- You should be careful where you park your car and always go for well-lit, busy areas. If you are in an unfamiliar, bad neighborhood you could be ambushed when going for the car. If you notice something wrong with your car, call the local authorities and stay away from good Samaritans. This is actually something that I’ve experienced while visiting Italy. We were in Rome and we were driving a rental (nothing fancy). One afternoon, after getting back to the car from a shopping area, I tried unlocking the car using the key command and the alarm just went off. The key stopped working and I couldn’t stop the alarm, no matter what I’ve tried. After a few minutes, a few good Samaritans showed up asking in broken English what’s wrong. I was polite, but I didn’t interact too much with them and kept my distance. I called the rental service to figure out what’s going on. To my surprise, the lady from the rental company told me that there are certain bands of Bulgarian and Polish gypsies that jam your key frequency using an IR device and that I should call the police if the car doesn’t start after inserting the key into the ignition. I thanked the people for “trying to help” got into the car and closed the doors. To our luck the car started after inserting the key into the ignition and giving it a few twists.
- You should avoid being pinned in an area that would be difficult to escape from if a disaster occurs. People have a herd mentality and if something triggers their panic sensors, they will run towards the same direction, they will eventually create bottlenecks and trample people on their way to safety. I’ve written in a previous article what to do to survive riots and flash mobs and I recommend reading that article.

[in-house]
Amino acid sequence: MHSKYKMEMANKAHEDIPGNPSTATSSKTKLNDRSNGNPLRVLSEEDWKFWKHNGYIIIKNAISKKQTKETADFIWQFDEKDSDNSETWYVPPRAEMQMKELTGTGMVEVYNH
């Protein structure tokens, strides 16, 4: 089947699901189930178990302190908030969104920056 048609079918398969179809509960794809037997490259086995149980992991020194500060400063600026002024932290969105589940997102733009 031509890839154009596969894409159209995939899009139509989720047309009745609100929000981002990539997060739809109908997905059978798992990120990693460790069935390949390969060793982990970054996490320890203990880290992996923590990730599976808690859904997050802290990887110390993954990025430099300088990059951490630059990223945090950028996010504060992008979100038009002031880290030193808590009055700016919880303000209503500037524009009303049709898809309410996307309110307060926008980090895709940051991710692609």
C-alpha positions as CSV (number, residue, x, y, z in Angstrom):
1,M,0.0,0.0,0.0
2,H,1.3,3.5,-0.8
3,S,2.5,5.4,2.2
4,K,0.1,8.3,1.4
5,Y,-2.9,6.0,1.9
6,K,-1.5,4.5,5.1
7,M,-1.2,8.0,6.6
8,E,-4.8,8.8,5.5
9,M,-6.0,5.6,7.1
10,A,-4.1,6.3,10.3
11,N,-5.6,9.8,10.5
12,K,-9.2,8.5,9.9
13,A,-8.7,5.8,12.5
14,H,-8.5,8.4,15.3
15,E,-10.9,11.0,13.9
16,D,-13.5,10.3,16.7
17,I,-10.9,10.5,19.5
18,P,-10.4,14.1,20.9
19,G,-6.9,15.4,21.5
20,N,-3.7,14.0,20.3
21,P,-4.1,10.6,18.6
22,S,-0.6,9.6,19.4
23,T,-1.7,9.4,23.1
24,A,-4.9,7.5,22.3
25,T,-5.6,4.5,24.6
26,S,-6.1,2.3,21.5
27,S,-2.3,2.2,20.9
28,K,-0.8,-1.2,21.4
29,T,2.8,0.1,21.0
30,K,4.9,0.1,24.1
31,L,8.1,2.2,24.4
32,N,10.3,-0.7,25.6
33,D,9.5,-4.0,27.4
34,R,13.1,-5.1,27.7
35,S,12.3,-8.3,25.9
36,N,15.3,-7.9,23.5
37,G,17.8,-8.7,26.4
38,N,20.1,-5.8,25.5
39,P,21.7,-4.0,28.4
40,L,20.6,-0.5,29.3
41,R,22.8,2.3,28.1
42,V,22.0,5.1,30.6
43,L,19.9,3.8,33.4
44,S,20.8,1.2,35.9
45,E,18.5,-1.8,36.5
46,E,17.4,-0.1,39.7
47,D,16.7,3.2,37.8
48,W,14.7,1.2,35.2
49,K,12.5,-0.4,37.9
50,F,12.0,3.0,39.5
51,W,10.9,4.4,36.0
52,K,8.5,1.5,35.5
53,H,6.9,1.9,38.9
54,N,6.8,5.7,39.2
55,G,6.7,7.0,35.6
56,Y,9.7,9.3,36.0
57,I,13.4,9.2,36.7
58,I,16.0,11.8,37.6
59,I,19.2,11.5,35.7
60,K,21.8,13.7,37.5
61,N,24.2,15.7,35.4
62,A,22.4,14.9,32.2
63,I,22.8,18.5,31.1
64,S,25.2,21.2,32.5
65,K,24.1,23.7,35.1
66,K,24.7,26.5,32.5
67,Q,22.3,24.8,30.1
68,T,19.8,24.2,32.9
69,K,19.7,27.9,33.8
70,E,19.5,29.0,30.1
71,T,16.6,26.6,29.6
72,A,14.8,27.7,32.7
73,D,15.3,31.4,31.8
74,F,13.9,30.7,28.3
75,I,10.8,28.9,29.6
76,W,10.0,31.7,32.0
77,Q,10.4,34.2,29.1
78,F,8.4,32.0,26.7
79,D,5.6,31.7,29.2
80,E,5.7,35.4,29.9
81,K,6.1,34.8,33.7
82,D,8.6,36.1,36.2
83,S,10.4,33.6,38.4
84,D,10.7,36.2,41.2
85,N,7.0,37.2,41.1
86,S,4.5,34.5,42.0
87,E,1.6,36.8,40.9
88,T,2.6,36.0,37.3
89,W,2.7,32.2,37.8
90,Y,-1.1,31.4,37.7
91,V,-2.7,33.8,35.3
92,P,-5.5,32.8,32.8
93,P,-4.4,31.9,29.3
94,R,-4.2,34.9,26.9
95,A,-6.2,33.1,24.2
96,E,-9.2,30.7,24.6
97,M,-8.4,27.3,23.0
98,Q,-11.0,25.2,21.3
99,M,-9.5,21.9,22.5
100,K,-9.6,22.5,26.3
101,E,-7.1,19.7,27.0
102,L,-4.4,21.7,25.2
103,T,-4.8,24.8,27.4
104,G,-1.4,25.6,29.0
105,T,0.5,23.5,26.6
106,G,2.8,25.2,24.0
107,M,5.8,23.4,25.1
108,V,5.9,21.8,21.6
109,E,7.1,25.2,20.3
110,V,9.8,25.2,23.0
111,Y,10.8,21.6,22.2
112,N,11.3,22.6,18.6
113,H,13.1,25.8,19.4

- Always stay with your group and if that is not possible, create a meeting place and agree on a strict schedule. In foreign countries, especially in areas where shopping is promoted aggressively, some members could get separated from the group and you will have a hard time finding them. I have experienced this twice in Dubai and Morocco with some close friends, even though I’ve told them that this can happen and that there are some aggressive sellers roaming around in those local markets.
- If you want to stay safe in a big crowd, you should always pay attention to the crowd and you should avoid sketchy looking people. I’ve seen my share of things and I’m able to easily spot pickpockets. Also, if you are on foreign land and you want to intervene, don’t do it as you won’t change anything. I’ve learned this the hard way in Istanbul when I’ve notified two police officers about two young boys that were stealing from tourists. I ended up losing the entire day at the police station and they didn’t take any action against the teenagers. Even more, the receptionist from the hotel called us “naïve” and they told us how the thieves work hand in hand with the local authorities. The market guards and police officers are bribed to look the other away.